Packers’ defense dominating under 3-4 guru Capers

Dom Capers inherited a defensive mess two years ago, taking over

a Green Bay Packers unit that gave up big plays in bunches and

couldn’t hold late leads.

Now they’re one of the best in the league.

In the space of two seasons, the former Carolina and Houston

head coach has imposed his version of the 3-4 defense on a team

used to playing a 4-3. Although there were a handful of complaints

from players early on, the Packers played well in the transition

last season – and they’re dominating this season, despite losing

several significant players to injury.

Going into Saturday night’s playoff game at Atlanta, defensive

lineman Ryan Pickett says Capers has wiped away any memories of the

Packers’ past defensive shortcomings. Green Bay was No. 2 in points

allowed this season, trailing only Pittsburgh.

”We’re a totally different defense,” Pickett said. ”Going

into last week, nobody even thought about ’08, whatever year it

was. We didn’t even think about it. We’re a completely different

defense. It’s hard to score points on us, and that’s just our brand

of football.”

The decision to bring in Capers has paid off for Mike McCarthy,

an offensive-minded head coach who enjoys hands-on work with

quarterbacks.

”He’s been doing it so long, very detailed, knows exactly what

he’s looking for, and I think that’s really the true mark of an

excellent coach,” McCarthy said. ”You have the vision, and (stay)

true to that vision and make sure you do not get off the path to

accomplish what you want. I just think the success we’ve had in the

two years is a big credit to Dom.”

Capers is enjoying the journey.

”It’s been a lot of fun,” he said. ”This year’s been

especially rewarding because of the number of new guys we’ve had

step in, have done it the right way, applied themselves, and gone

out and had success.”

The Packers have 15 players on injured reserve, including three

defensive starters. Several other key defensive players have missed

time because of injuries.

Capers still has plenty of talent; cornerback Charles Woodson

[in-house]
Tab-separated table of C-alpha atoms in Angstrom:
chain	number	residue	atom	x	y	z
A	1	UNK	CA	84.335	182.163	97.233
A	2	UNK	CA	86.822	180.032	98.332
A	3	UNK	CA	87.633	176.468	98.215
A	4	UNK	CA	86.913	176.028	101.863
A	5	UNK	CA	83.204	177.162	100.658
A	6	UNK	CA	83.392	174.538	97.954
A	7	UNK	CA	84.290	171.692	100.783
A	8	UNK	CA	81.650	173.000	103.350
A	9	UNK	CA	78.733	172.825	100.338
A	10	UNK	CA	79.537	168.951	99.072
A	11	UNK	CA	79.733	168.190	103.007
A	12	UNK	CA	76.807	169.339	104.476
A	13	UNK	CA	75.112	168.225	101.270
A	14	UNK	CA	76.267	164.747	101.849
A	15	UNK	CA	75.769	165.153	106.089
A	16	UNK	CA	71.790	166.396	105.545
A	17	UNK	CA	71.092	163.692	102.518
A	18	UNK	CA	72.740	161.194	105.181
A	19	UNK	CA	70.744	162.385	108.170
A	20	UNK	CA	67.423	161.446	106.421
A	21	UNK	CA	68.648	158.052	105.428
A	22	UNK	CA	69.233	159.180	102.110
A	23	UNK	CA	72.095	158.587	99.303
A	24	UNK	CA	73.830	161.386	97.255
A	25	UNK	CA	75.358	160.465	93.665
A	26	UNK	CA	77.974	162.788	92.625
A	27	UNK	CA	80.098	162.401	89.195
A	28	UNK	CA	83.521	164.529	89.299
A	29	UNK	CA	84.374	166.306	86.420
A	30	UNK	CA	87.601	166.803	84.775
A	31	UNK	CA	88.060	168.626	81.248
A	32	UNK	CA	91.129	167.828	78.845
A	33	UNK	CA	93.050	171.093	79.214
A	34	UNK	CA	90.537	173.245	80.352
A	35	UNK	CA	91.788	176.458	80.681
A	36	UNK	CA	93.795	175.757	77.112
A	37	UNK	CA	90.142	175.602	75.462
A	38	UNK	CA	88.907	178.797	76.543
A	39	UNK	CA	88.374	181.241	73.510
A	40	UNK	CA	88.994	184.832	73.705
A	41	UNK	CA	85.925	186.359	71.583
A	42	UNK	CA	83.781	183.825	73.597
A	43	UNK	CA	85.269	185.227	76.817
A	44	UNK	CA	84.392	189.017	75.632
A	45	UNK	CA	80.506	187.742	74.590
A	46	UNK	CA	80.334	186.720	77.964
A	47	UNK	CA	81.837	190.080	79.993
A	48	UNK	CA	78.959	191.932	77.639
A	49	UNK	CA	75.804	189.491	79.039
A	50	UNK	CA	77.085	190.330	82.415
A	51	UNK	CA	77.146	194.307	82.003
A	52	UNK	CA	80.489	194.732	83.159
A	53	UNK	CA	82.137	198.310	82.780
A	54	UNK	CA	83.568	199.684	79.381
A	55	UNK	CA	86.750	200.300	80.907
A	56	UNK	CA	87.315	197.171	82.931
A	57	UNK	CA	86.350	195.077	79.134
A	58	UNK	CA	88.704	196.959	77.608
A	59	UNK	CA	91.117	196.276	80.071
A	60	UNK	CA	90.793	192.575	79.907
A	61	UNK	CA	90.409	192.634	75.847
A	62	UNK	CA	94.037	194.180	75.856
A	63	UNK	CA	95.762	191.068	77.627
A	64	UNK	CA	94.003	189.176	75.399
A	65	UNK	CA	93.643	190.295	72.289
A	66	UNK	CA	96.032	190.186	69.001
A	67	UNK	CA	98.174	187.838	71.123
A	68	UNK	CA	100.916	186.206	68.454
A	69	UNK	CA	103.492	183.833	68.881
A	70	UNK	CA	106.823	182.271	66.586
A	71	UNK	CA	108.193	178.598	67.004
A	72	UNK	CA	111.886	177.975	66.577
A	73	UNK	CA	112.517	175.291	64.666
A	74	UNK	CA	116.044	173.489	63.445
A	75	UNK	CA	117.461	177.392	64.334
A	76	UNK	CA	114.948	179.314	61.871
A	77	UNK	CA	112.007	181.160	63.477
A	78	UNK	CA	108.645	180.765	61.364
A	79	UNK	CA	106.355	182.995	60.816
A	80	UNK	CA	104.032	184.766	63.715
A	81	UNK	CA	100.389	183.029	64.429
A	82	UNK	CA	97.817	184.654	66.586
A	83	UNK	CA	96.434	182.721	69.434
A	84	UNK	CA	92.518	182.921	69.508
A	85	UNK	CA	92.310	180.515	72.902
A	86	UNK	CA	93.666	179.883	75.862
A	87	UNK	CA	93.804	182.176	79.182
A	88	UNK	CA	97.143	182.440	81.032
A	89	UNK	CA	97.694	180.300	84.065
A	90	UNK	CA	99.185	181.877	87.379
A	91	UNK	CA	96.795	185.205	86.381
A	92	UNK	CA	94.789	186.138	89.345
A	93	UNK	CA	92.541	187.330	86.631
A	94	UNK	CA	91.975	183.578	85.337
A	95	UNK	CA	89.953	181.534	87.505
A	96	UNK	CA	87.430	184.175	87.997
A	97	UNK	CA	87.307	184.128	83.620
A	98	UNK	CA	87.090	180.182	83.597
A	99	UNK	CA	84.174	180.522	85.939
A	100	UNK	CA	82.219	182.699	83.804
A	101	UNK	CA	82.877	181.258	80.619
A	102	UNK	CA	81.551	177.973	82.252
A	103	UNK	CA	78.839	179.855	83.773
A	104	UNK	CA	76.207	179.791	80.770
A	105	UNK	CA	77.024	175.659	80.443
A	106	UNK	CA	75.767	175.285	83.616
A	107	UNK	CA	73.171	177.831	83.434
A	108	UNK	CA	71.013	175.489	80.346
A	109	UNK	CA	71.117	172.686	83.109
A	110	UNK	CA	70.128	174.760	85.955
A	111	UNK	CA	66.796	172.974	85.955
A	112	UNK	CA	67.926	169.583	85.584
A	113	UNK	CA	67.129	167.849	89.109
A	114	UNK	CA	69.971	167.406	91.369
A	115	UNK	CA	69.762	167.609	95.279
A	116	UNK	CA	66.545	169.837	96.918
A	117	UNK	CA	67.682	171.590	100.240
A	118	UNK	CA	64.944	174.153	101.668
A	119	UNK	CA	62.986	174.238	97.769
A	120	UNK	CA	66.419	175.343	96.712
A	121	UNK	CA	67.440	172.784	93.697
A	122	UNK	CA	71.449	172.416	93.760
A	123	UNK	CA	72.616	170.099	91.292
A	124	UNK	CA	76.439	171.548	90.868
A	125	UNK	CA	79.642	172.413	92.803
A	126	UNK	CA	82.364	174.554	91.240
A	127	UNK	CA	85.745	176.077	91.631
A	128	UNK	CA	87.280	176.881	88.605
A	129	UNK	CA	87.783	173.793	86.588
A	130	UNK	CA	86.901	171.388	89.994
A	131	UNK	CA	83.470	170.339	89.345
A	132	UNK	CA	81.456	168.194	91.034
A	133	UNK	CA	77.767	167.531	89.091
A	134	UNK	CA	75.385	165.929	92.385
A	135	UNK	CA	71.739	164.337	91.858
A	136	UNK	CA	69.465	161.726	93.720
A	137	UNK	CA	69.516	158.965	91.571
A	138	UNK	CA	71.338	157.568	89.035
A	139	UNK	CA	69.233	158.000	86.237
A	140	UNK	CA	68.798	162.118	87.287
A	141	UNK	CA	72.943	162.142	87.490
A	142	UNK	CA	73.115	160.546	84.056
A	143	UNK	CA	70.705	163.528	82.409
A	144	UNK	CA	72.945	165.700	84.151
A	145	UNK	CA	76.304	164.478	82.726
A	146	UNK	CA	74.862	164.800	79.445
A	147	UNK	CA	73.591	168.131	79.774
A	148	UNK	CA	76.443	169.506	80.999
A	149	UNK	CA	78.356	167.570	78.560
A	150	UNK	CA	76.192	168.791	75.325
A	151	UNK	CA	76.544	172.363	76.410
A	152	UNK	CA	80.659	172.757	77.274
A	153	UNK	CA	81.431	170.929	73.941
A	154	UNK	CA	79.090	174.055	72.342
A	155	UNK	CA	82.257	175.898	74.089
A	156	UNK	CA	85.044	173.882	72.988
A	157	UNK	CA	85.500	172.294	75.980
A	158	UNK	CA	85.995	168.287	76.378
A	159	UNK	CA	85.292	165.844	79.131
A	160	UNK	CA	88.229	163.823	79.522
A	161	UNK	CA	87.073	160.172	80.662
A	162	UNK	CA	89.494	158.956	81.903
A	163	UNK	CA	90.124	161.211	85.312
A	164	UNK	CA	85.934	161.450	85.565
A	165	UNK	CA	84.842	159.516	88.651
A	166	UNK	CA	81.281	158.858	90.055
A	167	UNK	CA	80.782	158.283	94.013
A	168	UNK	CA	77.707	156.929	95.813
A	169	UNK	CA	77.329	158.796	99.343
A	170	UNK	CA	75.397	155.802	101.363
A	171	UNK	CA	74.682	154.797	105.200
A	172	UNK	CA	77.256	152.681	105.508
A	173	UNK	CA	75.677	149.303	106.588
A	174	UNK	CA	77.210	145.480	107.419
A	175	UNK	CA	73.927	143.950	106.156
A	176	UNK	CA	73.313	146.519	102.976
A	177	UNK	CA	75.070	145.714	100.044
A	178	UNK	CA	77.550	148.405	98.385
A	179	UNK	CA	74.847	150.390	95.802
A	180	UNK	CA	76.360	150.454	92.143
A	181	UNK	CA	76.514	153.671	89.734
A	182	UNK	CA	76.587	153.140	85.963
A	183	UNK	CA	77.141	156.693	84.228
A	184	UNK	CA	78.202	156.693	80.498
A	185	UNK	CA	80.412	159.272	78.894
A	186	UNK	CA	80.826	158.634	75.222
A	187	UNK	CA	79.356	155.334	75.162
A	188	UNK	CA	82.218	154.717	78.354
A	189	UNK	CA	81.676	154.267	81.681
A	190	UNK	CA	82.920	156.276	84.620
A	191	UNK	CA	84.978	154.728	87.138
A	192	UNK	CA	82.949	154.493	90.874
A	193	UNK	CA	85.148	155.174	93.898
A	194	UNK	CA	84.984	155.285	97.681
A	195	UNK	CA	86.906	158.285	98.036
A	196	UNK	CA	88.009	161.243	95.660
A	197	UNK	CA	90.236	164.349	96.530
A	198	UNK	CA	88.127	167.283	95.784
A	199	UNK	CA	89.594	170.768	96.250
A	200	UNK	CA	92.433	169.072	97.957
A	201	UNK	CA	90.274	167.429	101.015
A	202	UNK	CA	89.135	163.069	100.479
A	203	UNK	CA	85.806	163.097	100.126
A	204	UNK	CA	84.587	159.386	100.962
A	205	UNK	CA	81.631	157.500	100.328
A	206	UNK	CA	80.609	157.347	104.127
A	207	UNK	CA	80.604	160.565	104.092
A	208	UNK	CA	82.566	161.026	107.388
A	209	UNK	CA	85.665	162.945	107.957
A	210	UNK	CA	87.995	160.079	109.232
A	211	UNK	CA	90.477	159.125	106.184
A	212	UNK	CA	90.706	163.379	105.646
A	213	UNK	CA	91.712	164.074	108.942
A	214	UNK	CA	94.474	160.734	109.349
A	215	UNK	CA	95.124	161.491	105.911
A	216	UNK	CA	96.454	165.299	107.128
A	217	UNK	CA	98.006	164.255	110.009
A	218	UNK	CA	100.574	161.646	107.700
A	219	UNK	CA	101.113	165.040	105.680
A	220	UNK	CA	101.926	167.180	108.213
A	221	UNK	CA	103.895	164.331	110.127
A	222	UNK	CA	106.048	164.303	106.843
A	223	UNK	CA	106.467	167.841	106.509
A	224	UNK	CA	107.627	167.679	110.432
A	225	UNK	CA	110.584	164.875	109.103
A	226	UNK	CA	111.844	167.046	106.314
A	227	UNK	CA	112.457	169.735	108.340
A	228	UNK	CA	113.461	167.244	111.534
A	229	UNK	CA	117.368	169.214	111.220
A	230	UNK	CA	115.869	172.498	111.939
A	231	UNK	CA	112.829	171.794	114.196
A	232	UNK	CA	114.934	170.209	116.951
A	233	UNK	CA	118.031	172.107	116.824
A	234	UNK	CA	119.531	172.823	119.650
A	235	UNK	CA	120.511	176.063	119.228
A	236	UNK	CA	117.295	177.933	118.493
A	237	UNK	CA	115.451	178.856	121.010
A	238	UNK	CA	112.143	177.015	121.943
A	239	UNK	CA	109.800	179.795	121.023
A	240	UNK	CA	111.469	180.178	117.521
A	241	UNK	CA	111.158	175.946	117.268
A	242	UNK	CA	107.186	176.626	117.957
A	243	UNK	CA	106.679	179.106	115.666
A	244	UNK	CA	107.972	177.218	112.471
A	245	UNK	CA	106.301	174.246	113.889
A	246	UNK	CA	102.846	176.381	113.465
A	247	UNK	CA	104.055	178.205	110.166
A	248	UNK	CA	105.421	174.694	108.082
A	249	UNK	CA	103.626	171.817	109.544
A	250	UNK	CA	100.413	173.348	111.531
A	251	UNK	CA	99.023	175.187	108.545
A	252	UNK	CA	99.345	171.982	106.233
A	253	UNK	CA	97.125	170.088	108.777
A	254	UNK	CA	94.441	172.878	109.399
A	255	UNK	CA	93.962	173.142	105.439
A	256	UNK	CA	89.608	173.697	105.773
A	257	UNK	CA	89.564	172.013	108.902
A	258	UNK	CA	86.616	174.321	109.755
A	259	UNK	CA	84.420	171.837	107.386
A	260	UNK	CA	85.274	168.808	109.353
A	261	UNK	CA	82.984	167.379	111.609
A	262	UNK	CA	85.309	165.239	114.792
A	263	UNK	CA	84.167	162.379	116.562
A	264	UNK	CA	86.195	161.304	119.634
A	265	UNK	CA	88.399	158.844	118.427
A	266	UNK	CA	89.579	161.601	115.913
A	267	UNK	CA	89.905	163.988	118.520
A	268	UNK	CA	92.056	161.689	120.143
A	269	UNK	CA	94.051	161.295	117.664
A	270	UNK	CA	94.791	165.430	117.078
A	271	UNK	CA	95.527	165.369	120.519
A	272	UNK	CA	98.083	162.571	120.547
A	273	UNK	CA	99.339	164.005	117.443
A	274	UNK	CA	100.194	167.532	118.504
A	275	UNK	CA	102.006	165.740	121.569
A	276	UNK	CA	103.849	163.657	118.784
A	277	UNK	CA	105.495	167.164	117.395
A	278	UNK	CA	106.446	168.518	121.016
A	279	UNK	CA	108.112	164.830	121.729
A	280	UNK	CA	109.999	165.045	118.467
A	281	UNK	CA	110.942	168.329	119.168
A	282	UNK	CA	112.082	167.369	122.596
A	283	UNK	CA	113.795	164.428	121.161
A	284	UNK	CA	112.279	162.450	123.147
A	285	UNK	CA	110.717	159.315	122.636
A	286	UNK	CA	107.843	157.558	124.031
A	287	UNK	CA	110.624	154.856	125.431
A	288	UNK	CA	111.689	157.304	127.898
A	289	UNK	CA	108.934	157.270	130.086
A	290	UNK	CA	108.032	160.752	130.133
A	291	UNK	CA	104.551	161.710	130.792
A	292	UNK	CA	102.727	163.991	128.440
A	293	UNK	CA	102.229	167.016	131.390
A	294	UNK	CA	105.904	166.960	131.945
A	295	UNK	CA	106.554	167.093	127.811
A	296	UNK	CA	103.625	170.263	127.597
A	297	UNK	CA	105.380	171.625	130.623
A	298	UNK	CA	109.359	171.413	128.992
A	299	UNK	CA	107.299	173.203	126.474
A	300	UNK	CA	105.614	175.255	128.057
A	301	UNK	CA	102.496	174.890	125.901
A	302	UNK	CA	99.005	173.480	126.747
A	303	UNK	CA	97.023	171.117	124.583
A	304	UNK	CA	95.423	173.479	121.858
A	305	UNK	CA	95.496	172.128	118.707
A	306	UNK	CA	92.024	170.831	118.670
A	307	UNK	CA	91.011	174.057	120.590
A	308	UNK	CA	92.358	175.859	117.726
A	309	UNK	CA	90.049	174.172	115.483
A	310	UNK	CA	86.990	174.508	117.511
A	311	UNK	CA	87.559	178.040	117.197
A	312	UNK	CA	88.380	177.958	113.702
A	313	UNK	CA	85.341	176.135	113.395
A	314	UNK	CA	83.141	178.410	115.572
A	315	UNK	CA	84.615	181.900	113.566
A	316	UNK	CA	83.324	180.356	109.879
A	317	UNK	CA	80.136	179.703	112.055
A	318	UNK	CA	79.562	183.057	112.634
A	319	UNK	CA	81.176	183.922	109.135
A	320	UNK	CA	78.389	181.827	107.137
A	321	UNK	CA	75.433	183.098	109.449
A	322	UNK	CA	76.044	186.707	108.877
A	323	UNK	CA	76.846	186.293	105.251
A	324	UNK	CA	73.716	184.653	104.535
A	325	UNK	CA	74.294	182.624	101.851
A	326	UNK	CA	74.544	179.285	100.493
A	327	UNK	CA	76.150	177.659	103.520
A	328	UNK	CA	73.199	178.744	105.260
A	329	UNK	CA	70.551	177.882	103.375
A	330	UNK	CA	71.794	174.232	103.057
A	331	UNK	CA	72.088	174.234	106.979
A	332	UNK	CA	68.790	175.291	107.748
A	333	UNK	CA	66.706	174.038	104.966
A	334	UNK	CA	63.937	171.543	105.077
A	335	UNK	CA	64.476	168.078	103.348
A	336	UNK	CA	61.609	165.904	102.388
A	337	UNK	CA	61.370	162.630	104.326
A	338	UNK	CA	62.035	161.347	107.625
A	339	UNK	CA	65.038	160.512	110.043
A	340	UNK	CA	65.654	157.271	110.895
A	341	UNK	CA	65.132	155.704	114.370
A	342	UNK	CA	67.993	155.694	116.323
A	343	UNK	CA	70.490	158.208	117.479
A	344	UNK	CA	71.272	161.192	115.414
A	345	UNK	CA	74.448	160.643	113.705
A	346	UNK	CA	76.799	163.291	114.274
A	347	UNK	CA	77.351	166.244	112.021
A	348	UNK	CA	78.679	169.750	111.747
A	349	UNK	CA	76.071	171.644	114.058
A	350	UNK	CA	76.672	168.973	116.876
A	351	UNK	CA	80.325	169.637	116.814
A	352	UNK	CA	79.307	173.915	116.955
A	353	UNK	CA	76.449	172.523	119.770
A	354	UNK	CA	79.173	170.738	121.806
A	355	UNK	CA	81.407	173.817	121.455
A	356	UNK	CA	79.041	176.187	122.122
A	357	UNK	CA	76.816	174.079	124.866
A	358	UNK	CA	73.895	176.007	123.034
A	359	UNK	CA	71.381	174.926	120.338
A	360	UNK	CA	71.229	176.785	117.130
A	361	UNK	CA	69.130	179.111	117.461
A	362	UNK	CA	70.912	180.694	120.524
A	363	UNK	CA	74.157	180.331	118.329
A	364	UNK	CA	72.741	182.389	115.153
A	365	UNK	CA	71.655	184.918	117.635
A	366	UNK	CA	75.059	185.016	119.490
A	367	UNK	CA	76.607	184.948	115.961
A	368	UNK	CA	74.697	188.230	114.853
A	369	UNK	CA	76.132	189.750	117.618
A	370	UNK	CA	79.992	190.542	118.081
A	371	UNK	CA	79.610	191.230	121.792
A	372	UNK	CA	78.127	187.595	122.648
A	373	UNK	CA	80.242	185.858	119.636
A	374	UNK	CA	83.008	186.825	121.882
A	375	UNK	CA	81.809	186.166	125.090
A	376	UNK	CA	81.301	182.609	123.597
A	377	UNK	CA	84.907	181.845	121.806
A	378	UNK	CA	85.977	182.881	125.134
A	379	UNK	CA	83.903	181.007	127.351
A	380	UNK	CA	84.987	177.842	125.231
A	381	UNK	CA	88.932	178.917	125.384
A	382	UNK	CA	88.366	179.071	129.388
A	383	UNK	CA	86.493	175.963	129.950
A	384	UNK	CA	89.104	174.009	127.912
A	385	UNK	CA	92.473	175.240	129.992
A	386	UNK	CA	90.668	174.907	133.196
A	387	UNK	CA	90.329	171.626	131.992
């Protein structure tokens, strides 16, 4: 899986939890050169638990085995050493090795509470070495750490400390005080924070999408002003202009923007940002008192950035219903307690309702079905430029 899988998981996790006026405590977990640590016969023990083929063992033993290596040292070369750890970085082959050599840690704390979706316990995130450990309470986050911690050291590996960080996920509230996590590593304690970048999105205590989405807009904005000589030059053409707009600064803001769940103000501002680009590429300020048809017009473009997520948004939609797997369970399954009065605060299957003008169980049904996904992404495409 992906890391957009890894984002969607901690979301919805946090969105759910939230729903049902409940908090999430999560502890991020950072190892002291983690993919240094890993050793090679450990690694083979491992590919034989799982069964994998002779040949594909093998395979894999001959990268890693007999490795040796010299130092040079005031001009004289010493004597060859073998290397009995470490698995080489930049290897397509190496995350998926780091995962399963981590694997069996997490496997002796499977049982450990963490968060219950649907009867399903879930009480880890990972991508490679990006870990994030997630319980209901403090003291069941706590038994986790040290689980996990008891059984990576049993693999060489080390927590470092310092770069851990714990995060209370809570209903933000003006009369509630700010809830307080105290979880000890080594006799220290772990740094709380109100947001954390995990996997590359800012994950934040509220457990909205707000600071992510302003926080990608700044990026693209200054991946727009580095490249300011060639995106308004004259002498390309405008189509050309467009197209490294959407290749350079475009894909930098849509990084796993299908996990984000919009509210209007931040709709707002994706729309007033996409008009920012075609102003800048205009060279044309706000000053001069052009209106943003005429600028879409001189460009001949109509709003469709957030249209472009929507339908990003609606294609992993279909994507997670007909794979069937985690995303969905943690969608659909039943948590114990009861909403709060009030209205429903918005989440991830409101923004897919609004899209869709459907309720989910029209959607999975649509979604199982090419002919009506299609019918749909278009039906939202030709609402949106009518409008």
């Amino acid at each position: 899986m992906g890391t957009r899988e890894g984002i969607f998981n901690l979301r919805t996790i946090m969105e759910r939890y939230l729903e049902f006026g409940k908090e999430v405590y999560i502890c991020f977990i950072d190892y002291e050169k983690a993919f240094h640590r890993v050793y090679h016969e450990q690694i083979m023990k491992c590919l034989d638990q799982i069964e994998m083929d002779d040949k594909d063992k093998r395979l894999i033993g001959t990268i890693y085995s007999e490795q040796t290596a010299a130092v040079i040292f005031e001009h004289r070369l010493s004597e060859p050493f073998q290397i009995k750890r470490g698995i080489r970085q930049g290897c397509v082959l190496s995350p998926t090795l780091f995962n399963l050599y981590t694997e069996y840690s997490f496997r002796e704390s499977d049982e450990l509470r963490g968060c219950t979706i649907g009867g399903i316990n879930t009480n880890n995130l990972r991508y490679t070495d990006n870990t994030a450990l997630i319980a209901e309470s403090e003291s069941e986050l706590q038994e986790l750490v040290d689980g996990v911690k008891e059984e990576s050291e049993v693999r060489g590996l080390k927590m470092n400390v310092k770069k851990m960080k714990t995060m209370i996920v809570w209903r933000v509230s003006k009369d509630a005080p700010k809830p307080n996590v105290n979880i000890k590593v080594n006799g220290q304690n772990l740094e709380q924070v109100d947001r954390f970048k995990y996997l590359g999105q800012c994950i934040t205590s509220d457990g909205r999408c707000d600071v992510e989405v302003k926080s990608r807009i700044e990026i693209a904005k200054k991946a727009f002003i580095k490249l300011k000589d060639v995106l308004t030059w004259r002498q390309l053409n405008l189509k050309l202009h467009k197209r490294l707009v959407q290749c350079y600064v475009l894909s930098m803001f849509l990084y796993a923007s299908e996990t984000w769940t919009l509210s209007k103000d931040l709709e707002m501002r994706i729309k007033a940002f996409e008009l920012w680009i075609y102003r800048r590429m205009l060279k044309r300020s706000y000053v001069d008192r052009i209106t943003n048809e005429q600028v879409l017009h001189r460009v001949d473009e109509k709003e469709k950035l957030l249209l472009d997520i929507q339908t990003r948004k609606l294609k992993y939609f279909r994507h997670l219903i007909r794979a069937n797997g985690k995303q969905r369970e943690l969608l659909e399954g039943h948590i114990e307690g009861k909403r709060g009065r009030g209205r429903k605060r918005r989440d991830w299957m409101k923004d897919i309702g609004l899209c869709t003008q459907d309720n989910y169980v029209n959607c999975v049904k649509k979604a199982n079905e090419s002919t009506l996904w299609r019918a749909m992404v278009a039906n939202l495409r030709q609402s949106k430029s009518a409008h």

was The Associated Press Defensive Player of the Year last season,

and outside linebacker Clay Matthews is considered a favorite to

win the award this season.

Tramon Williams is one of the league’s best young cornerbacks,

Nick Collins is a Pro Bowl safety and Cullen Jenkins has made big

plays as a 3-4 defensive end, a position that sometimes gets lost

in the shuffle.

But injuries have allowed backups to flourish under Capers:

-Linebacker Desmond Bishop became a starter in the wake of a

season-ending wrist injury to starter Nick Barnett. Bishop has

played so well that the team recently extended his contract.

-Safety Charlie Peprah has stepped into a starting role after a

season-ending injury to rookie safety Morgan Burnett and has played

solidly all season.

-Undrafted free agent rookie Frank Zombo became a starter when

outside linebacker Brad Jones was lost for the season. When Zombo

got hurt, Capers plugged in midseason free agent signing Erik

Walden, who was NFC defensive player of the week after their

regular season finale.

”Our scheme’s changed a lot based off of who we’ve been putting

out there,” Capers said. ”It’s changed from one week to the next.

And that’s been a big challenge for us, in terms of, ‘What are we

going to do this week if we’re missing this and this and this

guy?”’

Bishop says Capers’ experience and mastery of the details of his

defense are his strongest assets as a coach.

”Sometimes, I sit back and watch him watch how things are

supposed to work, and if something’s not right, he’ll definitely

get it fixed,” Bishop said. ”The way he sees the way it’s

supposed to go, it’s at a total different speed than anybody else.

Just his knowledge of how it’s supposed to work is his biggest

strength. I, one day, can hopefully see it how he sees it, and that

would raise my game like 10-fold.”

Given how well the Packers’ defense has performed, there has

been speculation that Capers would attract interest from teams with

head coaching vacancies. While the league-wide trend is toward

hiring younger coaches and Capers is 60, his resume is

impressive.

But with the Denver Broncos’ decision to hire John Fox on

Thursday, it seems more likely that Capers will stay in Green Bay.

Capers didn’t want to talk about the specifics of his current

contract with the Packers, saying only that he has ”more time

left” on it.

”I enjoy what I’m doing, I love the challenge, I love our

players,” Capers said recently. ”You get to be close with these

guys. I like our staff, I enjoy working for Mike. So I’ll do this

as long as I have my health and enjoy what I’m doing. And somebody

will have me around.”

Capers said Thursday that he’s focused only on the Falcons.

”I’ve been so focused in on this game,” Capers said. ”I just

feel like you never know when these opportunities will present

themselves or when they’ll come around again. So I really don’t pay

any attention to all that stuff. My focus is on finding a way to go

to Atlanta and win that football game.”